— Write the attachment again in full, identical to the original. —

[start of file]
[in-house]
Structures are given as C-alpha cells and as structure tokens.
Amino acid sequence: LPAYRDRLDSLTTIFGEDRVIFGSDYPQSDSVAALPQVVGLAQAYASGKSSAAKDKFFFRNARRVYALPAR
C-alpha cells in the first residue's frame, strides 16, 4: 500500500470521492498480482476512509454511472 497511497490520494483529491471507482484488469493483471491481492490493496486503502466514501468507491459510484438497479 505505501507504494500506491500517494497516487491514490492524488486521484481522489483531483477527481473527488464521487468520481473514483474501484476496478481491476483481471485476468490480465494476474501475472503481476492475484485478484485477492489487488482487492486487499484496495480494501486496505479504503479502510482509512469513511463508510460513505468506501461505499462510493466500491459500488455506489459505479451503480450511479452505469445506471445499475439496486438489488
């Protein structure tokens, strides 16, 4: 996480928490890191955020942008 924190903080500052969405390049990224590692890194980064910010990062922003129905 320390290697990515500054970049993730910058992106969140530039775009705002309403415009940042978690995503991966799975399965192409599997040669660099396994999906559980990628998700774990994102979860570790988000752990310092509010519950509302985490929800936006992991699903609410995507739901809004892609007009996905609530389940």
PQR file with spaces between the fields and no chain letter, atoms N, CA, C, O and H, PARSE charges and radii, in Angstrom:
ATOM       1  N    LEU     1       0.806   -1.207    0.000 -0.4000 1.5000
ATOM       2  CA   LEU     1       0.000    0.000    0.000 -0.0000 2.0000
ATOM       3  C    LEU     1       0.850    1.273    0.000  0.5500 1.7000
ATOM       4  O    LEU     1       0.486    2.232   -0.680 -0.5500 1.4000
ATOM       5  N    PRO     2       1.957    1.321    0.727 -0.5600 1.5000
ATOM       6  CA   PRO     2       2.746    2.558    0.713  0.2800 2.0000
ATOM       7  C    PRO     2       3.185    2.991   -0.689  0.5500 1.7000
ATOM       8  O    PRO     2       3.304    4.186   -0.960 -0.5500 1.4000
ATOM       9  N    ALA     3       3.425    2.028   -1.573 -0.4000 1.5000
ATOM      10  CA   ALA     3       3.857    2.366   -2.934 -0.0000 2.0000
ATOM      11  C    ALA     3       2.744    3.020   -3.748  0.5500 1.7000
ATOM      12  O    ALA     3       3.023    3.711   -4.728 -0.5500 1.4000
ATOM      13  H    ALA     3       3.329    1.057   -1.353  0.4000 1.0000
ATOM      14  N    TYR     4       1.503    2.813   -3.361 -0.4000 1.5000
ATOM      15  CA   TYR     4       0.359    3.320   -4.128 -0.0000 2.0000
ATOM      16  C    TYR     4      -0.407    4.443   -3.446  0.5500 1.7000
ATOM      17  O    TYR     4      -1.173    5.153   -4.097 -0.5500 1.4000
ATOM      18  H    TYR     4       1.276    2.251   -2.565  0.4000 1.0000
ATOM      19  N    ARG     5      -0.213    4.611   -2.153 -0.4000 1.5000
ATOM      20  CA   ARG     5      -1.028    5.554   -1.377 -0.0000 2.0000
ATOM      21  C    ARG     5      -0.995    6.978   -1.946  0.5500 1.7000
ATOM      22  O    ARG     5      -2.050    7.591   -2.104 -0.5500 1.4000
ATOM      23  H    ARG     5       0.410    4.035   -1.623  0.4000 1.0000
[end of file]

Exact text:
[in-house]
Structures are given as C-alpha cells and as structure tokens.
Amino acid sequence: LPAYRDRLDSLTTIFGEDRVIFGSDYPQSDSVAALPQVVGLAQAYASGKSSAAKDKFFFRNARRVYALPAR
C-alpha cells in the first residue's frame, strides 16, 4: 500500500470521492498480482476512509454511472 497511497490520494483529491471507482484488469493483471491481492490493496486503502466514501468507491459510484438497479 505505501507504494500506491500517494497516487491514490492524488486521484481522489483531483477527481473527488464521487468520481473514483474501484476496478481491476483481471485476468490480465494476474501475472503481476492475484485478484485477492489487488482487492486487499484496495480494501486496505479504503479502510482509512469513511463508510460513505468506501461505499462510493466500491459500488455506489459505479451503480450511479452505469445506471445499475439496486438489488
């Protein structure tokens, strides 16, 4: 996480928490890191955020942008 924190903080500052969405390049990224590692890194980064910010990062922003129905 320390290697990515500054970049993730910058992106969140530039775009705002309403415009940042978690995503991966799975399965192409599997040669660099396994999906559980990628998700774990994102979860570790988000752990310092509010519950509302985490929800936006992991699903609410995507739901809004892609007009996905609530389940």
PQR file with spaces between the fields and no chain letter, atoms N, CA, C, O and H, PARSE charges and radii, in Angstrom:
ATOM       1  N    LEU     1       0.806   -1.207    0.000 -0.4000 1.5000
ATOM       2  CA   LEU     1       0.000    0.000    0.000 -0.0000 2.0000
ATOM       3  C    LEU     1       0.850    1.273    0.000  0.5500 1.7000
ATOM       4  O    LEU     1       0.486    2.232   -0.680 -0.5500 1.4000
ATOM       5  N    PRO     2       1.957    1.321    0.727 -0.5600 1.5000
ATOM       6  CA   PRO     2       2.746    2.558    0.713  0.2800 2.0000
ATOM       7  C    PRO     2       3.185    2.991   -0.689  0.5500 1.7000
ATOM       8  O    PRO     2       3.304    4.186   -0.960 -0.5500 1.4000
ATOM       9  N    ALA     3       3.425    2.028   -1.573 -0.4000 1.5000
ATOM      10  CA   ALA     3       3.857    2.366   -2.934 -0.0000 2.0000
ATOM      11  C    ALA     3       2.744    3.020   -3.748  0.5500 1.7000
ATOM      12  O    ALA     3       3.023    3.711   -4.728 -0.5500 1.4000
ATOM      13  H    ALA     3       3.329    1.057   -1.353  0.4000 1.0000
ATOM      14  N    TYR     4       1.503    2.813   -3.361 -0.4000 1.5000
ATOM      15  CA   TYR     4       0.359    3.320   -4.128 -0.0000 2.0000
ATOM      16  C    TYR     4      -0.407    4.443   -3.446  0.5500 1.7000
ATOM      17  O    TYR     4      -1.173    5.153   -4.097 -0.5500 1.4000
ATOM      18  H    TYR     4       1.276    2.251   -2.565  0.4000 1.0000
ATOM      19  N    ARG     5      -0.213    4.611   -2.153 -0.4000 1.5000
ATOM      20  CA   ARG     5      -1.028    5.554   -1.377 -0.0000 2.0000
ATOM      21  C    ARG     5      -0.995    6.978   -1.946  0.5500 1.7000
ATOM      22  O    ARG     5      -2.050    7.591   -2.104 -0.5500 1.4000
ATOM      23  H    ARG     5       0.410    4.035   -1.623  0.4000 1.0000